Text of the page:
Black Cherokee Become Cherokee Again

Richard Pryor in Bingo Long

There was a  movie comedy some years ago (Bingo Long) about the Negro Baseball League. One of the characters was played by Richard Pryor, who showed up one day as a “Cuban”, and when that didn’t work,  in full “Native American” regalia as “Chief Takahoma”, declaring himself to be Native American, and thus eligible to play in the then segregated Major League Baseball…

Upon hearing that Jackie Robinson had been hired into the Majors, Pryor’s character laments something to the extent of  “Dang, now they are hiring black people, and I just became an Indian!”

Seems a bit like this situation.

I guess its because, as for the Cherokee…

I’m not sure there is any “Indian” left in those supposed “Native Americans” – begging the question as to their continued recognition as a tribe by the US in the first place.

Black Cherokees regain tribal citizenship

Black Cherokees in Kansas City were ecstatic Tuesday after learning that the tribal citizenship they’d been fighting years for has been restored.

Their citizenship is regained through an agreement made in federal court between the Cherokee Nation and black Cherokees known as freedmen, an attorney said Tuesday.

“This is not temporary, where the Cherokee Nation gives freedmen citizenship until after the election and then tries to change it,” said Jon Velie, who was in court Tuesday on behalf of the freedmen.

The agreement came during a hearing in federal court in Washington. The parties have until this morning to submit a written agreement to the judge.

The agreement gives 2,800 freedmen all the benefits available to the Cherokee tribe, including tribal voting rights. And it extends the voting period for the upcoming election for principal chief to Oct. 8. Before Tuesday, that election was to take place this week.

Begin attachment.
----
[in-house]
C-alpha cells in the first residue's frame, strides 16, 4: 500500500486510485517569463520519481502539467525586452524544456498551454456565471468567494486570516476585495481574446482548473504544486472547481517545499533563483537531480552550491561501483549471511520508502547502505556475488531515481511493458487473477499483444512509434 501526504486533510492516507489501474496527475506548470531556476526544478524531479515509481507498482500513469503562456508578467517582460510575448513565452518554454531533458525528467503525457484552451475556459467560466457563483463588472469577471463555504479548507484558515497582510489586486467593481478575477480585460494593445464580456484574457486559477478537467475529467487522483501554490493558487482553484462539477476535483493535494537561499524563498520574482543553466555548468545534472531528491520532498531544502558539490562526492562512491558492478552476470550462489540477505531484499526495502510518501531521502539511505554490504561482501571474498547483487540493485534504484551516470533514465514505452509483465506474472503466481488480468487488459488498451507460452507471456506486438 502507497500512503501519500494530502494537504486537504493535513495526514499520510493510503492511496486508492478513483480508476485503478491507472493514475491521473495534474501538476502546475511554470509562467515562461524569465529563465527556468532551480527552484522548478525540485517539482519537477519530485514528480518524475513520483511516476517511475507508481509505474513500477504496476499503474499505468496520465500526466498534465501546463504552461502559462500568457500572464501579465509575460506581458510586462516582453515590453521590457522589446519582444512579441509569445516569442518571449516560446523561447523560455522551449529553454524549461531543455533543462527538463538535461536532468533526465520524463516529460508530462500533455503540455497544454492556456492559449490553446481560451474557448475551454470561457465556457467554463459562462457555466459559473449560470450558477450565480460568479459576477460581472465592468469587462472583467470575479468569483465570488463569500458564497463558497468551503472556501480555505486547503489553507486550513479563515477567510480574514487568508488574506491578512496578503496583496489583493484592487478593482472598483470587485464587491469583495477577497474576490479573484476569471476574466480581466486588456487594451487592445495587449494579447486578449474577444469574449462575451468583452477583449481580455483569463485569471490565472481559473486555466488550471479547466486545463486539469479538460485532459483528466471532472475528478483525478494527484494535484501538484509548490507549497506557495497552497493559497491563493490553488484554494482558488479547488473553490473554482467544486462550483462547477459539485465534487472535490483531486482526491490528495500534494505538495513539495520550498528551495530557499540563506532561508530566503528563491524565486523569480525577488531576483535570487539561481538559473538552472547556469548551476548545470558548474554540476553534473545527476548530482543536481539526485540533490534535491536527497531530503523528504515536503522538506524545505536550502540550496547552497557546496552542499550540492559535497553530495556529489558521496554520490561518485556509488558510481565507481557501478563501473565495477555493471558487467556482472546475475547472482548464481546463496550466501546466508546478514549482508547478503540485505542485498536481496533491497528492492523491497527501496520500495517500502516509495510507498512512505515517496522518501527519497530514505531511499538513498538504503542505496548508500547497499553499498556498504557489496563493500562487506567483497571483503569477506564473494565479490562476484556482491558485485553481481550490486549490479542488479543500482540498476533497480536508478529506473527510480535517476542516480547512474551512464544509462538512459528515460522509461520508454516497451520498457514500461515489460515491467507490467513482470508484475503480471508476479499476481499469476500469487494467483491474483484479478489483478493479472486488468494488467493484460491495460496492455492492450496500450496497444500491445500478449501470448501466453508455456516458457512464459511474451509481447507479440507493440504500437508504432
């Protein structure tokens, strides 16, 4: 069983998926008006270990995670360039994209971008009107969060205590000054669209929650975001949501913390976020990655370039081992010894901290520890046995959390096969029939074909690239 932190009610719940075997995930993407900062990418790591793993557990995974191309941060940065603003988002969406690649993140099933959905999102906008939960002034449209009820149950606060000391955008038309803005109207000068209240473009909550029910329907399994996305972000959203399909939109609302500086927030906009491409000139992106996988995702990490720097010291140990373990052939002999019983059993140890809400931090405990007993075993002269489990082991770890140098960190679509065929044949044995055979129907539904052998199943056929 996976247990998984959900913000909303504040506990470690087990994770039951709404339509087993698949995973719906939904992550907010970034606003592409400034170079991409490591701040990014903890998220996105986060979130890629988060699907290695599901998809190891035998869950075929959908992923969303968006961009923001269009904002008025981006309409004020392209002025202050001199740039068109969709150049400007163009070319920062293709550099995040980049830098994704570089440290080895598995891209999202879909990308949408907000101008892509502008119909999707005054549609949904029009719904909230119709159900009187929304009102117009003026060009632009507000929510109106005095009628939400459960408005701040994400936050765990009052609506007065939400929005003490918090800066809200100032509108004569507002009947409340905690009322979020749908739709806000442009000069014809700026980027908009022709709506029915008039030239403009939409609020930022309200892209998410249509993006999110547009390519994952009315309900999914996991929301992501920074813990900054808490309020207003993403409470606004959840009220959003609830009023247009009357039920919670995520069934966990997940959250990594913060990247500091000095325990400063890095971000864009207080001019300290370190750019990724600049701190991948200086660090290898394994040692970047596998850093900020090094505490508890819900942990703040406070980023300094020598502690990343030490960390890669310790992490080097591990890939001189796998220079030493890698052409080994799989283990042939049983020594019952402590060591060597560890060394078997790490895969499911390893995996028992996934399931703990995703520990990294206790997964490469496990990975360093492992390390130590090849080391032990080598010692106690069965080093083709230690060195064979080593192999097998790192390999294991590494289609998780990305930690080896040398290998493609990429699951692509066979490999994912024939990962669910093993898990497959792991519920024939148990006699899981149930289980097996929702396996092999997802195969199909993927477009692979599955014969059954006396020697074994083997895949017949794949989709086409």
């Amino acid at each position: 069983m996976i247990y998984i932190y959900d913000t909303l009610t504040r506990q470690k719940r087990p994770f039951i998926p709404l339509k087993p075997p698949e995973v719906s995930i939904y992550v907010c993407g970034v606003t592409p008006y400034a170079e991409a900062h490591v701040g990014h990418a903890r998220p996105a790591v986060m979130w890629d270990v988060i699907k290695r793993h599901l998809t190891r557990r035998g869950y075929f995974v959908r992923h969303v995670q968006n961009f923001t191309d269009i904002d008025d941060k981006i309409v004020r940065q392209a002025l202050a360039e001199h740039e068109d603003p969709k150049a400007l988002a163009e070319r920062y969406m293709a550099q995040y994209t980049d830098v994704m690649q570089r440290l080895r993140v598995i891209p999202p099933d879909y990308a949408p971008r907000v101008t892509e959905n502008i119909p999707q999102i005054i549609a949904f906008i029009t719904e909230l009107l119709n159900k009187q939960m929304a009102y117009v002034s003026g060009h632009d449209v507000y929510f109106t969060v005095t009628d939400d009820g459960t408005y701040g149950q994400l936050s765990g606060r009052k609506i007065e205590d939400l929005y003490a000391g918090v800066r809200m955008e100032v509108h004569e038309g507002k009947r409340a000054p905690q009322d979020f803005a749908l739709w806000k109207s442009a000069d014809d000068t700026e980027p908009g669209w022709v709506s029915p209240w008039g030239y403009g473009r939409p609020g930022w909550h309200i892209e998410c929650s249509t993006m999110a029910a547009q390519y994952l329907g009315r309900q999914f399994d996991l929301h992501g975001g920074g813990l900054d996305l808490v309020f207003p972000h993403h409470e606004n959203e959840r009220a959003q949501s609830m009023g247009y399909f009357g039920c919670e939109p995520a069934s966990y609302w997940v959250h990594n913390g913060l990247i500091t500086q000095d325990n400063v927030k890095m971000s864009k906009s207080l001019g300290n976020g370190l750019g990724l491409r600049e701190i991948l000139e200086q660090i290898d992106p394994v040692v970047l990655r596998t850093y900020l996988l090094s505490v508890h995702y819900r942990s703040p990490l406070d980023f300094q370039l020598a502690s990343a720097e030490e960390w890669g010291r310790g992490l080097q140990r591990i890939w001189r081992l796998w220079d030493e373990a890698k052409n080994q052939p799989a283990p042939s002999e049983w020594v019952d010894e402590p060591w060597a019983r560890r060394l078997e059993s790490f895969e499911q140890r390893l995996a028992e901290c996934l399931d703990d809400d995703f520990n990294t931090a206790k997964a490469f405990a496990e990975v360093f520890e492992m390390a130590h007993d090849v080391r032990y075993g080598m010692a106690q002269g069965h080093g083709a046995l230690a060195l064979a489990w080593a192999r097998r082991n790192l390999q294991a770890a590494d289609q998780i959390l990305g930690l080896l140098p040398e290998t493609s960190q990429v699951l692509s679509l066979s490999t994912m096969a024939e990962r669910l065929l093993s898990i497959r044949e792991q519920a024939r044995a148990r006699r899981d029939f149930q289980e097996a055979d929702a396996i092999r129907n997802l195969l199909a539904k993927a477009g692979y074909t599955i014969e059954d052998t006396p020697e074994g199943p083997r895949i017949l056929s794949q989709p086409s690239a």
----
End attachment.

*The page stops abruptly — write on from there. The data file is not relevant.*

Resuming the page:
“We have been vindicated,” said Willadine Johnson, whose ancestors, like other freedmen, were held as slaves by Cherokees. After the Civil War, Cherokees signed a treaty freeing its slaves and granting them full Cherokee citizenship.

“This is the way it always should have been,” Johnson said. “You can’t take my citizenship from me.”

In 2007 the nation stripped freedmen of their citizenship and suffrage rights, saying bloodline determined citizenship.

 

 

 

US Says Cherokee Cannot Exclude “Black Cherokee”

In 2007, the Cherokee Council passed a resolution saying the the “Black Cherokee” were no longer part of the tribe.  The Cherokee Supreme Court just validated that resolution as “legal”.The move was partly political, having to do with the voting for a new Chief. It appears the black Cherokee favored replacing the old Chief – so in true Republican fashion – the old Chief took away the voting rights of the black Cherokee (Hey… It worked for George bush…Twice!). And partly to do with who gets the benefits from the crumbs of casino money the tribe managed not to give away. There is a lot of “dirt” as to who actually gets rich off the Casino business, while the rest of the tribe lives at subsistence level on Welfare provided by the US Government.